Lutein is a yellow-to-orange pigment found mostly in plants. It's a carotenoid
and is related to vitamin A. Other carotenoids include beta carotene, alpha carotene
Lutein is concentrated in the retinas of your eyes, so it's a necessary component of normal vision. It also works as an antioxidant to reduce the damage done by free radical
s. Eating a diet with lots of colorful fruits and vegetables that contain lutein may also decrease your risk of cardiovascular disease. One study in Los Angeles found that people who had higher levels of lutein and other antioxidants in their blood also had healthier blood vessels. Of course, there are other healthy lifestyle factors that go along with eating a lutein-rich diet, so it's difficult to know how much (if any) of the effect was due to lutein alone.
Plant sources of lutein include kale
, spinach, carrots, corn, squash and other deep green, orange and yellow fruits and vegetables. There is one animal source of lutein available -- you'll find lutein in egg yolks. If you eat a diet with a sufficient amount of colorful fruits and vegetables, you should get ample amounts of lutein. Since it's a fat-soluble compound like vitamin A and the other carotenoids, you may absorb more lutein when you eat a little fat with your colorful vegetables.
Lutein is also available as a dietary supplement
. You can buy it in supermarkets, health foods stores, pharmacies, and online -- but are they of any benefit? There probably isn't any benefit for your heart or blood vessels, so for cardiovascular disease prevention you're better off getting your lutein from fruits and vegetables. However, lutein supplements may protect your vision.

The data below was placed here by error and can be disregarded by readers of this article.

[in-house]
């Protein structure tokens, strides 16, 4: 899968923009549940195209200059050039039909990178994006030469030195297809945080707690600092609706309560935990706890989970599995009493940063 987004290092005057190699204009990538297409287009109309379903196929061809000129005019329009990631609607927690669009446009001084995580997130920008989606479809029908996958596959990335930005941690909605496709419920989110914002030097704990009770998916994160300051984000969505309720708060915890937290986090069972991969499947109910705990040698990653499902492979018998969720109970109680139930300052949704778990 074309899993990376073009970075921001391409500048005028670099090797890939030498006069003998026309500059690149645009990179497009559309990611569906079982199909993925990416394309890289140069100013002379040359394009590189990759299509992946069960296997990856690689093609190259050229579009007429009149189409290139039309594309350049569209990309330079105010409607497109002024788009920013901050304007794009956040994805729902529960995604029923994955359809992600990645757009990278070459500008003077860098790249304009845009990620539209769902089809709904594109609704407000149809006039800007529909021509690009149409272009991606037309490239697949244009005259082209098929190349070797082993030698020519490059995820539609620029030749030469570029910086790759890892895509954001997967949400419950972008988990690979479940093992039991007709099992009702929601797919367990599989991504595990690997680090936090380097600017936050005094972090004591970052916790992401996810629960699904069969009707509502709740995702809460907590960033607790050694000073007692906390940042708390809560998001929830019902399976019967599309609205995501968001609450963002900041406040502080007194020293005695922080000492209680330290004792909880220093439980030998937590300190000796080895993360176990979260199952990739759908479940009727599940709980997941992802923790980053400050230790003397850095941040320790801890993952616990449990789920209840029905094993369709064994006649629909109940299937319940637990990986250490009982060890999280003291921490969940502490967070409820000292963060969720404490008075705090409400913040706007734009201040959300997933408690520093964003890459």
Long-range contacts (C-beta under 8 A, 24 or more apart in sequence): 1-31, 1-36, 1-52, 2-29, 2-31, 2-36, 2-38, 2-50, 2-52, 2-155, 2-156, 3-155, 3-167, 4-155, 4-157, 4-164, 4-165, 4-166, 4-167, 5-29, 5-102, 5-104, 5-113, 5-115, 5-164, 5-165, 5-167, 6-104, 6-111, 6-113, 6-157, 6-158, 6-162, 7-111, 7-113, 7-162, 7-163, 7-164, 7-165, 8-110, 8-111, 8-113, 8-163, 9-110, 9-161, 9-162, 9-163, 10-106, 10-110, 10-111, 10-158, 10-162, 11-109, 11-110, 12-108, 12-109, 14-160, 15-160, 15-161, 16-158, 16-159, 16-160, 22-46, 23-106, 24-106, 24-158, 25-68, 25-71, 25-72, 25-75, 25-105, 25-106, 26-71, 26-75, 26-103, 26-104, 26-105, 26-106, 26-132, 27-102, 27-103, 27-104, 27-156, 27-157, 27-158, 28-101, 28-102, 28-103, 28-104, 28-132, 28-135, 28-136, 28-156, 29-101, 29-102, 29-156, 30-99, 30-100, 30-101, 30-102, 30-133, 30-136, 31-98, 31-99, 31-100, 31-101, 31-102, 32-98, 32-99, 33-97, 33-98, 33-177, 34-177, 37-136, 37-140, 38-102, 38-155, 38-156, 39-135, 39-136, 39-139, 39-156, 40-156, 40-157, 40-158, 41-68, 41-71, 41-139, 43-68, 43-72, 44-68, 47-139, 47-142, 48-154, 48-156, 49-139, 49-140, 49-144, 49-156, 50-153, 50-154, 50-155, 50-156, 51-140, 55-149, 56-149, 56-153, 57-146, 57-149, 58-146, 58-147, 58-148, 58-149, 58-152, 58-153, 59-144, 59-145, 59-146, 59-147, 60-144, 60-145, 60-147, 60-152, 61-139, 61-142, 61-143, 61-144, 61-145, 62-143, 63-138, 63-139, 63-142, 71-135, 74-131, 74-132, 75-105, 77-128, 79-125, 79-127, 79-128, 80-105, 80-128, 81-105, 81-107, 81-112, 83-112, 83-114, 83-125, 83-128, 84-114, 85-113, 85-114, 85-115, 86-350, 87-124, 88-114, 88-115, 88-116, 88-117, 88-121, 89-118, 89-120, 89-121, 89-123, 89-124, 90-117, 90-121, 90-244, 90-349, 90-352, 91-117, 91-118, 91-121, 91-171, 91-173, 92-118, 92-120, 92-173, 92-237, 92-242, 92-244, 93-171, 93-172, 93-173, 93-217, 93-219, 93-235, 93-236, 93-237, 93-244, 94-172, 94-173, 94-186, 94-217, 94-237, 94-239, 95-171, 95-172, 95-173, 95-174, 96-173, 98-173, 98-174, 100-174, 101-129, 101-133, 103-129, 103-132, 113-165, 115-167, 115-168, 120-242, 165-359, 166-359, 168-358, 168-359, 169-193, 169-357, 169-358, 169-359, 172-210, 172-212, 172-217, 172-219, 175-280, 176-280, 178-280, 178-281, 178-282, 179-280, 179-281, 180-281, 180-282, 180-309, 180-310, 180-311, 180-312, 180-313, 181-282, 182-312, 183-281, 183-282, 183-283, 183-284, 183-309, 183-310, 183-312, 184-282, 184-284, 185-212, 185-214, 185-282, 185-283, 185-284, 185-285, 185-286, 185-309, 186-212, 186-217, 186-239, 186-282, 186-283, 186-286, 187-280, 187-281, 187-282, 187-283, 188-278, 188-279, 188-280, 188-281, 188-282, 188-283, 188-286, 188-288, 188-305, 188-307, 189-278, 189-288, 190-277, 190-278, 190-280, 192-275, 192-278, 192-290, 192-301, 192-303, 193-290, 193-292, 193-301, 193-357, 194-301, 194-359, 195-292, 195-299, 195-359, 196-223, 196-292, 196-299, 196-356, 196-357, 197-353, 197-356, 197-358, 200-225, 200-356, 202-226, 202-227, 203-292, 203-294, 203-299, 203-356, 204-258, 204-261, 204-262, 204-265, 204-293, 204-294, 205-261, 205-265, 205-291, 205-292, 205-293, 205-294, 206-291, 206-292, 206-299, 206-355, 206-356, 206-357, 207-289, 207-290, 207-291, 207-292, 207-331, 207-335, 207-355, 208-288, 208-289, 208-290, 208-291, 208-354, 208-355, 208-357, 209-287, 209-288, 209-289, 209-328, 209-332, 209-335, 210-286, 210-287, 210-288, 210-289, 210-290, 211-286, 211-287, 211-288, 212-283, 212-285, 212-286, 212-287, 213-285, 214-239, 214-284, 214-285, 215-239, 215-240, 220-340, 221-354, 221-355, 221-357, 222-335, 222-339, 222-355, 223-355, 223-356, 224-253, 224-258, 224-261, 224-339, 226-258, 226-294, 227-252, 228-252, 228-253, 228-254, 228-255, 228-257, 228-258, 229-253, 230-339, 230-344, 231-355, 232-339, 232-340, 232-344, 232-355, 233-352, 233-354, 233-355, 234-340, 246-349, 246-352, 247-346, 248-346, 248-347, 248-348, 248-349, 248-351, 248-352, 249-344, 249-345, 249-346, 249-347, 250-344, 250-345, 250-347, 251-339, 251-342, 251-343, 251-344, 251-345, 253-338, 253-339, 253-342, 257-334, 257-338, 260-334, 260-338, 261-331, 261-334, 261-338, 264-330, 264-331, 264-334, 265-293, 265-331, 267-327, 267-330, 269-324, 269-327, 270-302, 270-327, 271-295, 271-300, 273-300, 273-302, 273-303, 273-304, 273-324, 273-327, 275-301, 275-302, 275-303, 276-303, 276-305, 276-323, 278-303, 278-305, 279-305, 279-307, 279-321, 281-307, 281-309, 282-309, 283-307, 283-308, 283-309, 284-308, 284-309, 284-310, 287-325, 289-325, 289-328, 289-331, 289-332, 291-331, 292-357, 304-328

Researchers studied lutein as part of the supplement formula used in the The Age Related Eye Disease study. They used Twin Lab's Ocuvite. They found that large doses of lutein, combined with the dietary mineral zinc, vitamin C, vitamin E, beta-carotene, and copper. The combination of these antioxidants may help slow down the progression of macular degeneration (MD) and preserve vision in people who have early MD. Unfortunately, lutein doesn't appear to have any effect on prevention or progression of cataracts, which is a condition where the lens of one or both eyes becomes cloudy.
National Institutes of Health, National Eye institute. "Facts About Cataract." Accessed February 3, 2012. http://www.nei.nih.gov/health/cataract/cataract_facts.asp.
National Institutes of Health, National Eye Institute. "Age-Related Eye Disease Study--Results." Accessed May 17, 2011. http://www.nei.nih.gov/amd/.
Dwyer JH, Paul-Labrador MJ, Fan J, Shircore AM, Merz CN, Dwyer KM. "Progression of carotid intima-media thickness and plasma antioxidants: the Los Angeles Atherosclerosis Study." Arterioscler Thromb Vasc Biol. 2004 Feb;24(2):313-9.